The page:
Jaguar Land Rover tries to block VW Group imports to US

According to reports, JLR is claiming that SUVs from Audi, Lamborghini, Porsche and VW are using its patented Terrain Response system without permission

Jaguar Land Rover (JLR) has filed a complaint to the US International Trade Commission to ban imports of Audi, Lamborghini, Porsche and Volkswagen SUVs.

Claiming they are using its patented Terrain Response system without permission, JLR is seeking to prevent Audi’s Q8, Q7, Q5, A6 Allroad and E-trons and Lamborghini’s Urus from being imported into the US, according to Bloomberg. Porsche’s Cayenne and Volkswagen’s Tiguan range are also said to be in the firing line.

In the filing, JLR’s lawyer, Matthew Moore, said: “JLR seeks to protect itself and its United States operations from companies that have injected infringing products into the US market that incorporate, without any license from JLR, technology developed by JLR and protected by its patent.”

Autocar has contacted the Volkswagen Group for a statement.

Introduced in 2005, Terrain Response is JLR’s off-road driving management system, which allows cars such as the Land Rover Discovery, on whose Series 3 guise the technology made its debut, to adjust their driving settings for different conditions.

The current offering features five modes: sand, rock crawl, grass-gravel-snow, mud-ruts and general. When driving on sand, for example, Terrain Response increases engine and gearbox response and locks the centre differential to “maintain momentum on soft surfaces”.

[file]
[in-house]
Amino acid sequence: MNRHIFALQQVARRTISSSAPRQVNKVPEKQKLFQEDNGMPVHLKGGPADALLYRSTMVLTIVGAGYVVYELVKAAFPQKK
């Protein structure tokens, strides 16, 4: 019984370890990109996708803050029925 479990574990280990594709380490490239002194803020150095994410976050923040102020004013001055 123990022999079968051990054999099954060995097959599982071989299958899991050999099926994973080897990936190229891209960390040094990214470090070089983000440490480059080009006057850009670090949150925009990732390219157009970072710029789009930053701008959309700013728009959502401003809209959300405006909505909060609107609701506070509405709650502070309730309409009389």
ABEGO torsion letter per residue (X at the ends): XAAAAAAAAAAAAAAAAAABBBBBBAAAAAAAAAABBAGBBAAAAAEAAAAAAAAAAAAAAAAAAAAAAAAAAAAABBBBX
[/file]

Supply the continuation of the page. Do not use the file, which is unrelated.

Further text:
The US filing is one of several recent legal moves from JLR as it seeks to protect its intellectual property, particularly on its flagship designs such as its Defender.

In 2019, the brand lost a trademark dispute case against Twisted Automotive, when JLR claimed that the name of that firm’s Yorkshire showroom, ‘LR Motors’, was too similar to ‘JLR’.

Earlier this year, JLR also went to court against Ineos Automotive. In this case, JLR attempted to trademark the shape of its old Defender 4×4 and to stymie Ineos’s similarly styled Grenadier. The courts ruled against JLR in this case.

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